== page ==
In the last 15–20 years, the Russian government has cautioned against this expansion, reminding the West that “the security of one nation should not be done at the expense of the security of another nation.” For example, Cuba is a sovereign country, but we will not tolerate a Russian nuclear submarine to be stationed in Cuba; among other instances – Iran and North Korea nuclear ambitions.

The second reason for the current Russian–Ukrainian war has to do with Ukraine’s incompliance with the Minsk Protocol of 2014. The Minsk Protocol was drawn-up by the Trilateral Contact Group on Ukraine, which consisted of legitimate representatives from Ukraine, Russia, and the Organization for Security and Co-operation in Europe (OSCE). The group was established in June 2014 as a way to facilitate dialogue and resolution of the strife across eastern and southern Ukraine.

The text of the protocol consists of 12 points:

— Ensure an immediate bilateral ceasefire.

— Ensure the monitoring and verification of the ceasefire by the Organization for Security and Co-operation in Europe (OSCE).

— Decentralize power, including through the adoption of the Ukrainian law “On temporary Order of Local Self-Governance in Particular of Donetsk and Luhansk Oblasts (Districts).”

— Ensure the permanent monitoring of the Ukrainian–Russian border and verification by the OSCE with the creation of security zones in the border regions of Ukraine and the Russian Federation.

— Immediate release of all hostages and illegally detained persons.

— Prevent the prosecution and punishment of people in connection with the events that have taken place in some areas of Donetsk and Luhansk Oblasts (Districts).

— Continue the inclusive national dialogue.

— Take measures to improve the humanitarian situation in Donbas.

— Ensure early local elections in accordance with the Ukrainian law “On temporary Order of Local Self-Governance in Particular Districts of Donetsk and Luhansk Oblasts.”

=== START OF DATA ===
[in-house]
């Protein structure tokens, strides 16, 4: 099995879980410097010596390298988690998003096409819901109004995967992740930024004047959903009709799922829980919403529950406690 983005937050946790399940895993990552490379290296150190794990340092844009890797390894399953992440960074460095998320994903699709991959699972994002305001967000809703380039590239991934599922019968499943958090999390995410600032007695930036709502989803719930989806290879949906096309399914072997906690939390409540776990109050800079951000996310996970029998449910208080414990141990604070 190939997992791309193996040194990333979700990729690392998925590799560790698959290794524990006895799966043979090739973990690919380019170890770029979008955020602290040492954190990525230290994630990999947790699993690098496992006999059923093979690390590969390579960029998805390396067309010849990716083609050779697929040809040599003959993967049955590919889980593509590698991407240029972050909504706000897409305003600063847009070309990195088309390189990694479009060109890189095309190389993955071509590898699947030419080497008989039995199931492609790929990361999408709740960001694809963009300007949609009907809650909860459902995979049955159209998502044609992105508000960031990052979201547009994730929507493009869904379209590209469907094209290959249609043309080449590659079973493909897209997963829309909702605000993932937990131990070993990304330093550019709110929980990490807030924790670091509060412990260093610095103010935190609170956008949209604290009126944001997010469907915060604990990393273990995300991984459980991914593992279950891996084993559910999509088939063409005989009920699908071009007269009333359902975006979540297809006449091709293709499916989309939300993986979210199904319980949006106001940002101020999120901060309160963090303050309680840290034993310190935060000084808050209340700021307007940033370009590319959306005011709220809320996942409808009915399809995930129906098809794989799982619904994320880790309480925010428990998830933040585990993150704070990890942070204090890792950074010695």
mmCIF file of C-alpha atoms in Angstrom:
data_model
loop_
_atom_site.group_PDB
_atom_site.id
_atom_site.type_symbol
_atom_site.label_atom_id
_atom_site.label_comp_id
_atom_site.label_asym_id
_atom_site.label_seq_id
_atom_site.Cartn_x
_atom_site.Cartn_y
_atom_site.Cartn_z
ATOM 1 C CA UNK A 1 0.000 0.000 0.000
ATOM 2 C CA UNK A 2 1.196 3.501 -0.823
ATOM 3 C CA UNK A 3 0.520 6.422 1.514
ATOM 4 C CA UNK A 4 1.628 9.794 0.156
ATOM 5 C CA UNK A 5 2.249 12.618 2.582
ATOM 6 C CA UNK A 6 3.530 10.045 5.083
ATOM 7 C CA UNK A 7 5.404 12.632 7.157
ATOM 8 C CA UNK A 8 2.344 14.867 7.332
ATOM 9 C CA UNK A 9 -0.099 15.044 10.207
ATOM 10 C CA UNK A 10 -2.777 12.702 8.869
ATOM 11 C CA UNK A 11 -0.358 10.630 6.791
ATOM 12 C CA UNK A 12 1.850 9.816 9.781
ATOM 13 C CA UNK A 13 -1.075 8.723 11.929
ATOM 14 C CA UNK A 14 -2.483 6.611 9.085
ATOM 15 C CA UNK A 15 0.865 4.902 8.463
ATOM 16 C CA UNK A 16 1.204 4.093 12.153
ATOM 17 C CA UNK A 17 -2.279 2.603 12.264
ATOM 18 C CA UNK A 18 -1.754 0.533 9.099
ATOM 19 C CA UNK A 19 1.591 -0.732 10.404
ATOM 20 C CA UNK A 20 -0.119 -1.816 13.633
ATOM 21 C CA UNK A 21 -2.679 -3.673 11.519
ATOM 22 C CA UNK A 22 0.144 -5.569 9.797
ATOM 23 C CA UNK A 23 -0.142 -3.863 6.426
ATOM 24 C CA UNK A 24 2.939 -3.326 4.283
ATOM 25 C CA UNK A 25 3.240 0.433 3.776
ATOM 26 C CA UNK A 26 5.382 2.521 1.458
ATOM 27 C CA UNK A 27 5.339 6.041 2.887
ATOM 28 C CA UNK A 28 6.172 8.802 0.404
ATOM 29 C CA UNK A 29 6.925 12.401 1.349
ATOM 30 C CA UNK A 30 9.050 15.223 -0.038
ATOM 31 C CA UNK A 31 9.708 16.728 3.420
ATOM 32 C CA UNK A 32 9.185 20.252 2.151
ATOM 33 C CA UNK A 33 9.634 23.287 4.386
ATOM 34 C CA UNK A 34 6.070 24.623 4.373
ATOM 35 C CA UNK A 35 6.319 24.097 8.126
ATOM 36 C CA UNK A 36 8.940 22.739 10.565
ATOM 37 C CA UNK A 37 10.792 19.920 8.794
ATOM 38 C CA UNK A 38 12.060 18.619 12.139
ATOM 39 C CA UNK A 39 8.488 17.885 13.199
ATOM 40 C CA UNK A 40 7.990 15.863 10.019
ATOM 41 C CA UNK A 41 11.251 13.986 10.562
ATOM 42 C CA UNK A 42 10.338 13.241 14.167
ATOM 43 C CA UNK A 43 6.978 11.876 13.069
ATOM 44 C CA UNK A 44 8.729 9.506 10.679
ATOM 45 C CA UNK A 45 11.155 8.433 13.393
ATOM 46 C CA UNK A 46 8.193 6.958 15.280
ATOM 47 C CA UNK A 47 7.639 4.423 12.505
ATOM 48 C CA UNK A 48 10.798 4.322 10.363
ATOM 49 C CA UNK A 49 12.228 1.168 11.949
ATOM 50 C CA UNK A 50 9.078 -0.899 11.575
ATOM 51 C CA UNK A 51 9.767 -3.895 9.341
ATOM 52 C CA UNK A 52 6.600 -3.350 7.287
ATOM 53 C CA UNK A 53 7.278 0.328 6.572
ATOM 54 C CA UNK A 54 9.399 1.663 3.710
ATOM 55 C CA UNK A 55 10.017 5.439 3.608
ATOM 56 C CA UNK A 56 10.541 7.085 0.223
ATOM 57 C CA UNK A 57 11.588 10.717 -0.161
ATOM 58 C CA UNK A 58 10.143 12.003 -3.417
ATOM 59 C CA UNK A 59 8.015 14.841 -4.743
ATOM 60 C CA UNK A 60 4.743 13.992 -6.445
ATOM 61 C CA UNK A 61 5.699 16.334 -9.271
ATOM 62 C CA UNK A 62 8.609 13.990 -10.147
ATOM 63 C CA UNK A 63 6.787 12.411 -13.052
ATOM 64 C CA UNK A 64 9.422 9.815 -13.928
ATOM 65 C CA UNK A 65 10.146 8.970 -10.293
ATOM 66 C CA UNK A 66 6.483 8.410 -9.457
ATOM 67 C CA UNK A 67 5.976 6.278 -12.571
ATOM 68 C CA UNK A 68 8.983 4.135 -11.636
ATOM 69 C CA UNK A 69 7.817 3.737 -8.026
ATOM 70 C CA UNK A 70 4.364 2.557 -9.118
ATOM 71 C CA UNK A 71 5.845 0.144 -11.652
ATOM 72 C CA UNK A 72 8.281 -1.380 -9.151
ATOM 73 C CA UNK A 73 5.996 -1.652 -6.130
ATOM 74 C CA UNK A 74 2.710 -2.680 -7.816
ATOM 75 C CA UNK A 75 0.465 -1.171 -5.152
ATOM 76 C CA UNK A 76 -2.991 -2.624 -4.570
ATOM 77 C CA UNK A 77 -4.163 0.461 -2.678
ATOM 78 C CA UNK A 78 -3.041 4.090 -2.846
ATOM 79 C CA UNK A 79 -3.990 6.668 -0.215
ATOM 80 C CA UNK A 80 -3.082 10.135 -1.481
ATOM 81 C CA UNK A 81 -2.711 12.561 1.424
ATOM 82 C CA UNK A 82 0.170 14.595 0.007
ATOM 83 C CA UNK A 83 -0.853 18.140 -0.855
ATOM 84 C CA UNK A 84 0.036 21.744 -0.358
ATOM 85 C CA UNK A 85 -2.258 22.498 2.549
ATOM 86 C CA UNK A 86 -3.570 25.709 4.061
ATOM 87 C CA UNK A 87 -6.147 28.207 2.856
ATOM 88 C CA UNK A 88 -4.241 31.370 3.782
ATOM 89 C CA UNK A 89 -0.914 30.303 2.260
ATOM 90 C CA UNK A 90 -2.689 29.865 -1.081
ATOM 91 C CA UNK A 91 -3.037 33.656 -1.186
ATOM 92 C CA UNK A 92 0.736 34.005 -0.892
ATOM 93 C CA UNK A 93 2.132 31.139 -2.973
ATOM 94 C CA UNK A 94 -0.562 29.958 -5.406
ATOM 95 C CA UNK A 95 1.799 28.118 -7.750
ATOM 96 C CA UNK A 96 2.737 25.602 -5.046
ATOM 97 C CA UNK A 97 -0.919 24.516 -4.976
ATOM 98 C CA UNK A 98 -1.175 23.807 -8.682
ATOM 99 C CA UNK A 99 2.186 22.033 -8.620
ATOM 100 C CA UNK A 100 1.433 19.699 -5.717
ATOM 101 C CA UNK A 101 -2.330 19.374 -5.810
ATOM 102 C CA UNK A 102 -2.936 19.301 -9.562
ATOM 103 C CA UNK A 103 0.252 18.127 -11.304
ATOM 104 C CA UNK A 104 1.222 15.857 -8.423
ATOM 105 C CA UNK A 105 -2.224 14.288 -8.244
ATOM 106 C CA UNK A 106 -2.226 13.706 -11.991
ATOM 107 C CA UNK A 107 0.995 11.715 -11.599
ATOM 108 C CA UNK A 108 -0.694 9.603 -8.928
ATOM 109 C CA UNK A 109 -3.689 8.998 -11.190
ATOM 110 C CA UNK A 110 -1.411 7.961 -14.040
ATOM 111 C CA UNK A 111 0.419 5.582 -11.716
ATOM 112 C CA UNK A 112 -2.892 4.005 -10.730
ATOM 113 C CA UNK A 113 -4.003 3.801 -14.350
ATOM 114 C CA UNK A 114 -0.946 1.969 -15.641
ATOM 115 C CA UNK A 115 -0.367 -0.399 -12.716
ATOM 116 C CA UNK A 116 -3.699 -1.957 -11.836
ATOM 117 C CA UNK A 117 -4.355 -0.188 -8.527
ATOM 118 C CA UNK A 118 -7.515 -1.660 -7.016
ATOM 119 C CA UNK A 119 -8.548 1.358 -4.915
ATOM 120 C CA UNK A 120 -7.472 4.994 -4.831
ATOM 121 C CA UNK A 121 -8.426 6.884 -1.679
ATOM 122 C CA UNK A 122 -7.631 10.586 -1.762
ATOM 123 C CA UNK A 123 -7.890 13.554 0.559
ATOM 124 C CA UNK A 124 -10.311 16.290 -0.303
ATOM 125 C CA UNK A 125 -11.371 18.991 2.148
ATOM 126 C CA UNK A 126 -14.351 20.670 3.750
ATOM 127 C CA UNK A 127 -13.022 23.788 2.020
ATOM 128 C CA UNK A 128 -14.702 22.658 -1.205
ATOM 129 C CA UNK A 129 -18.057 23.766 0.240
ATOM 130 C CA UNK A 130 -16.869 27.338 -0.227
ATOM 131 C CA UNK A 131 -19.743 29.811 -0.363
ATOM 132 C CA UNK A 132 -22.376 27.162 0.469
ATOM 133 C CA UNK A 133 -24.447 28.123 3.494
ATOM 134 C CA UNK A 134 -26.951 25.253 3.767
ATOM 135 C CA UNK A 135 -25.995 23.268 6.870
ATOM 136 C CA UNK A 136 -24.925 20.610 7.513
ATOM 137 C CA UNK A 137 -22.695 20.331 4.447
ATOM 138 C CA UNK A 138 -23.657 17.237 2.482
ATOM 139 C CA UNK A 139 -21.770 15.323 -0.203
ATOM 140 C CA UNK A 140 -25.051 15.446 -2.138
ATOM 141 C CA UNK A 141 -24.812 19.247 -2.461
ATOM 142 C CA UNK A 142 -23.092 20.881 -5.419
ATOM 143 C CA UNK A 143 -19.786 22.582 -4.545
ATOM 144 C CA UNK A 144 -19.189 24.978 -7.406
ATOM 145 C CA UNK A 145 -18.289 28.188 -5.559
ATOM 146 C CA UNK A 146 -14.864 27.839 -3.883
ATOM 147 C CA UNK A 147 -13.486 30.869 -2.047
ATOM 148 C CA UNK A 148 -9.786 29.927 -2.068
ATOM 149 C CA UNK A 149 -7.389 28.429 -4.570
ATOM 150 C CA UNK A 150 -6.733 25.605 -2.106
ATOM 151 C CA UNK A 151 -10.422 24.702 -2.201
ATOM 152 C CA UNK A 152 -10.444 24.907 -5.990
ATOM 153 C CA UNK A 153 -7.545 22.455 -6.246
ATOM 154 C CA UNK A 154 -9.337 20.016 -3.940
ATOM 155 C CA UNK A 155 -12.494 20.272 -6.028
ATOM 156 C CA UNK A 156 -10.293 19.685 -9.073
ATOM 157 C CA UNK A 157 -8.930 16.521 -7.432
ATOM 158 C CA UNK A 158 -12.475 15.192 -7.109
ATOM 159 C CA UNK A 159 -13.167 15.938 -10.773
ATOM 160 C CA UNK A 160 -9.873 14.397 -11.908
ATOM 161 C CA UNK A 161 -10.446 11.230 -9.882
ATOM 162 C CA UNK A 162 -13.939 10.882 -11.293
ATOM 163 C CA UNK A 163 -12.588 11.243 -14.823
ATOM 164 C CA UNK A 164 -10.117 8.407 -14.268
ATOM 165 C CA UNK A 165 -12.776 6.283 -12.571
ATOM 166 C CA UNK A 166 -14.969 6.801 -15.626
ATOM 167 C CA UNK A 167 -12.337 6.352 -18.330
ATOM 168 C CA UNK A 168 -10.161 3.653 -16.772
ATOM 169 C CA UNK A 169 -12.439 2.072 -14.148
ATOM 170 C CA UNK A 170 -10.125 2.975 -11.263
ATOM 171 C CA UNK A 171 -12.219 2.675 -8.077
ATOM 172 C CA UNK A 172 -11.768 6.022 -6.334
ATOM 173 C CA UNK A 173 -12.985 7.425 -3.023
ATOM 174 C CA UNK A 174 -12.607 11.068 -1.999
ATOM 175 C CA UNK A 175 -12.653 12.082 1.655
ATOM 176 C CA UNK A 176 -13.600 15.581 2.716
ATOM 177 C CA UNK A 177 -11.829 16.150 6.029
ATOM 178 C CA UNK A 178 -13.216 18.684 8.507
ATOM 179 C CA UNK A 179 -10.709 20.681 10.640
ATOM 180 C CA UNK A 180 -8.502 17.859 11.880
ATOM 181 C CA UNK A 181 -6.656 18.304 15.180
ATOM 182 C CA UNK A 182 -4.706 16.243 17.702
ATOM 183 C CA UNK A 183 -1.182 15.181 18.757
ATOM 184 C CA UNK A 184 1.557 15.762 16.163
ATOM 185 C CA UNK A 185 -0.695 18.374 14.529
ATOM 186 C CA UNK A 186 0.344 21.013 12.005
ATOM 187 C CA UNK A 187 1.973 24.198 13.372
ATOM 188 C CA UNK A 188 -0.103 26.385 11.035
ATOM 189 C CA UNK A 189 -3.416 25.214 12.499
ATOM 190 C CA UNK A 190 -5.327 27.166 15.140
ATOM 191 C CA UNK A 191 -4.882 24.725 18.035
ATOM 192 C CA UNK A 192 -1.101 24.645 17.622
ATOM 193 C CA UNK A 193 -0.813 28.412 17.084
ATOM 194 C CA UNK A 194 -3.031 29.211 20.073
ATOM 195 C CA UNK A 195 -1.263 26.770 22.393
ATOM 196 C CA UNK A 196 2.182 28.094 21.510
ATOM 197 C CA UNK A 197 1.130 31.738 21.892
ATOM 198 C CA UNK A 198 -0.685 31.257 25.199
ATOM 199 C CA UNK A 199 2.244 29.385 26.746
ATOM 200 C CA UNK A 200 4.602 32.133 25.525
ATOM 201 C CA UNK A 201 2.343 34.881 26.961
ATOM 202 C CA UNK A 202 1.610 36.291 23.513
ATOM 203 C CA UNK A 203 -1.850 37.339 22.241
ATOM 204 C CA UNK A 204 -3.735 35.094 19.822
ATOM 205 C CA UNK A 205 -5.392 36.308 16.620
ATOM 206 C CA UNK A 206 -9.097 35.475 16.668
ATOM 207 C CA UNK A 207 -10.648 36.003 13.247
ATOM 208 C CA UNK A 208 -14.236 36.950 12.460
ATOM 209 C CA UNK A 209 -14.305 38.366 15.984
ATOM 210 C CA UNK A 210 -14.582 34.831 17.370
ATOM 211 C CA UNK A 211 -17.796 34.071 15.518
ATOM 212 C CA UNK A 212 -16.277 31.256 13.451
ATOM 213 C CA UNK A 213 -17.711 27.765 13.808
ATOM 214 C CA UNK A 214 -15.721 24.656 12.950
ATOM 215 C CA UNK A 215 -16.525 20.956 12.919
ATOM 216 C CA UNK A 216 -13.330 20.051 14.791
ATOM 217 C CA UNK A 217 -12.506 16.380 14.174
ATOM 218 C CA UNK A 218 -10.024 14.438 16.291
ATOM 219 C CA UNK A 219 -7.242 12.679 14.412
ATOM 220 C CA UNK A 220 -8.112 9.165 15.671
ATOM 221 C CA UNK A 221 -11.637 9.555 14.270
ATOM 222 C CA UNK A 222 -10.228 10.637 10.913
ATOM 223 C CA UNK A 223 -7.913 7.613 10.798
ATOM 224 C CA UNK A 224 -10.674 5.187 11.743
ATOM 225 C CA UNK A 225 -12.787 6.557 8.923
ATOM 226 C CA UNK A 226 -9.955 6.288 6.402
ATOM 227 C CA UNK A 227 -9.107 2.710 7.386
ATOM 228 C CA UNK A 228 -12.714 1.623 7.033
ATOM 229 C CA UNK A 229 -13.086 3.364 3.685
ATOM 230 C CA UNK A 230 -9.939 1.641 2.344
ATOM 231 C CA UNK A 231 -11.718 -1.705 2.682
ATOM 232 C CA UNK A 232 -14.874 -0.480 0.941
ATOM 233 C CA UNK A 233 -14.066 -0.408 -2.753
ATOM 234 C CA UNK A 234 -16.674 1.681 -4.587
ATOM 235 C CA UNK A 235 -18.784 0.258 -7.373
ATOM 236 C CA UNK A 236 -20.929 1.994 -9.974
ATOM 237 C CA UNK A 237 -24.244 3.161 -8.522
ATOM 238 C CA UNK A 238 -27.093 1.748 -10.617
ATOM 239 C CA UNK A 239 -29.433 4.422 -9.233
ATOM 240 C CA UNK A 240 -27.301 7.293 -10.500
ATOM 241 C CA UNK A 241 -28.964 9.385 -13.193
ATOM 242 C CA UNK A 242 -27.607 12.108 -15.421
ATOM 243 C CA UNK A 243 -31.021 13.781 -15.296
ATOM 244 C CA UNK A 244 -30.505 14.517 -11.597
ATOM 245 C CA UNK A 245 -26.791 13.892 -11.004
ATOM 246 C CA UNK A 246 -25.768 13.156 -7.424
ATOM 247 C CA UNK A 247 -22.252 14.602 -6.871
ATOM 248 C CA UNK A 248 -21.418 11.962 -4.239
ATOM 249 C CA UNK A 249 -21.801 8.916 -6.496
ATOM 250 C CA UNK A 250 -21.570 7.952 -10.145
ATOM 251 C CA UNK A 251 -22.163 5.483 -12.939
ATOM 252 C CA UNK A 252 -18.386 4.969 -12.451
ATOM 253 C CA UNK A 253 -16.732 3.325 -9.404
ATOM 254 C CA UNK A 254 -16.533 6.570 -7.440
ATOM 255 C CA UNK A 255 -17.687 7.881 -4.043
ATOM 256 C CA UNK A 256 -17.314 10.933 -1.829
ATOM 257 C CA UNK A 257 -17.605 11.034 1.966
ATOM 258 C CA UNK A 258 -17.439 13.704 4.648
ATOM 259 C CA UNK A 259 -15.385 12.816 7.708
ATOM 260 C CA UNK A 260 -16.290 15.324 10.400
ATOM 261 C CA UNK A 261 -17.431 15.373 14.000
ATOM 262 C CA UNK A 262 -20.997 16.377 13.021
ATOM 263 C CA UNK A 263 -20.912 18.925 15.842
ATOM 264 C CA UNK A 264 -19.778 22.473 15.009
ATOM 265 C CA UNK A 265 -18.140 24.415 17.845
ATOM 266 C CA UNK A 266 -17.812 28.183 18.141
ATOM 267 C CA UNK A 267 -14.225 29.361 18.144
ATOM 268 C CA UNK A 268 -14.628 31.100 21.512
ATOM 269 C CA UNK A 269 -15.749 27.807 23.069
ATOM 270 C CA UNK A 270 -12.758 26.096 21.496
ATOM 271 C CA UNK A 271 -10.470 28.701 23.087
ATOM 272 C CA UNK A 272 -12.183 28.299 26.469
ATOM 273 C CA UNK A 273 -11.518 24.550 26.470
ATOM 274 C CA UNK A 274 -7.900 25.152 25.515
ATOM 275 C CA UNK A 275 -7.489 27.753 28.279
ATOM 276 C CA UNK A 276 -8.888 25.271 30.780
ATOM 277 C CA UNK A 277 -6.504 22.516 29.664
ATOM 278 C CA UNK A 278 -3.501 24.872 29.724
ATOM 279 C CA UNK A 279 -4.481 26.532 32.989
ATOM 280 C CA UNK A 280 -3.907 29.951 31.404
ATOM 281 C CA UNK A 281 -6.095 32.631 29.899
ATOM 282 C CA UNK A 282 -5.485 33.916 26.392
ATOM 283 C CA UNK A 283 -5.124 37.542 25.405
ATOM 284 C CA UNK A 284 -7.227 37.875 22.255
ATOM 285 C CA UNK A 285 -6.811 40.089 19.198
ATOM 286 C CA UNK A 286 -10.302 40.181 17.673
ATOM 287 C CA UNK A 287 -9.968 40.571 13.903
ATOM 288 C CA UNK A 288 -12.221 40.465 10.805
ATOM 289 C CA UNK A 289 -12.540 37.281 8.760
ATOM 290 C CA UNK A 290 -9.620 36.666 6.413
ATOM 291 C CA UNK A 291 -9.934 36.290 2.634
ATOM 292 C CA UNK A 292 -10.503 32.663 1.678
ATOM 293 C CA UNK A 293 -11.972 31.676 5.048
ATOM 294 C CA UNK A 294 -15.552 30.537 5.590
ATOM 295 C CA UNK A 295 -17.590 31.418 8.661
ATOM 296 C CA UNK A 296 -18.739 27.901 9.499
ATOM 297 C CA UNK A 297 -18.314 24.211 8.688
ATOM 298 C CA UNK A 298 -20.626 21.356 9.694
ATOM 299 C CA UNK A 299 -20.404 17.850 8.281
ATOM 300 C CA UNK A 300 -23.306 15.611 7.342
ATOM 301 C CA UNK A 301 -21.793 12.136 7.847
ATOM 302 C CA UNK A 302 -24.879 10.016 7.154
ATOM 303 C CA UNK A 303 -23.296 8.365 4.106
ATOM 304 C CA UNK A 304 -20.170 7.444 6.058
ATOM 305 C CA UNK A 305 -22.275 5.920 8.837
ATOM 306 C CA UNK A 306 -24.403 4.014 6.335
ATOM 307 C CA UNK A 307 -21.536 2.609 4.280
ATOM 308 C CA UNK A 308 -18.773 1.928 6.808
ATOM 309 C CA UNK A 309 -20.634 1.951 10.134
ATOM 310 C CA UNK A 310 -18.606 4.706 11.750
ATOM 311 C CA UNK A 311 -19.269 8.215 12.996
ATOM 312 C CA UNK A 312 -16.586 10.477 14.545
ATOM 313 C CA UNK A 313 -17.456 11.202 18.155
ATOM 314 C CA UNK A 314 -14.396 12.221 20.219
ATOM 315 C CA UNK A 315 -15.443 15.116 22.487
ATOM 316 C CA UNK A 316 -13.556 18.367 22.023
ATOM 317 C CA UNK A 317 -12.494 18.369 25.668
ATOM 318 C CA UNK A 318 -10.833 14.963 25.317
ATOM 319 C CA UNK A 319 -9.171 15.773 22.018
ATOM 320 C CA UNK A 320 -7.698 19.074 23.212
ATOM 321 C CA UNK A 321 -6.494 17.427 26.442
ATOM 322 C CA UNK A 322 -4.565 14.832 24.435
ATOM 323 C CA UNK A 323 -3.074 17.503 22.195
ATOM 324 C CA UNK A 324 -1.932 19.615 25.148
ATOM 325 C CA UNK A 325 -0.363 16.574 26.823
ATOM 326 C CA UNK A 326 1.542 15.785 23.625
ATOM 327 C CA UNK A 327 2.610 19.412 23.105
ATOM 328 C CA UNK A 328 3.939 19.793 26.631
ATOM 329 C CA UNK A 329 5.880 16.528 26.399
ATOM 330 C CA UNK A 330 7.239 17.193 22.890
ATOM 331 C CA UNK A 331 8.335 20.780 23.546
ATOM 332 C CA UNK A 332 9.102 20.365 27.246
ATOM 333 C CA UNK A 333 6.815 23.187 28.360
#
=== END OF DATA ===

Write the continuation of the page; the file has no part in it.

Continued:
— Withdraw illegal armed groups and military equipment as well as fighters and mercenaries from the territory of Ukraine.

— Adopt a program of economic recovery and reconstruction for the Donbas region.

— Provide personal security for participants in the consultations.

Ukraine’s request to become a member of the European Union and subsequently to join NATO is unwise, unrealistic and dangerous for all sides involved. This request should never be encouraged by the West. In addition to this request, President Zelensky’s recent suggestion to exit 1994 Budapest Memorandum only added fuel to the fire during this turbulent time for Ukraine and the world at large. As President Putin responded to this unwise suggestion on February 22, “Yes, we heard you.” And several days later, Russia launched a massive full–scale invasion of Ukraine.

It is conceivable that Russia will continue its aggressive invasion and eventual partition of Ukraine; and who knows what is next.

To remind readers of the 1994 Budapest Memorandum, the United States, Russia, and Great Britain committed “to respect the independence and sovereignty and the existing borders of Ukraine” and “to refrain from the threat or use of force” against the country. Those assurances played a key role in persuading the Ukrainian government in Kiev to give up what amounted to the world’s third largest nuclear arsenal, consisting of some 1,900 strategic nuclear warheads.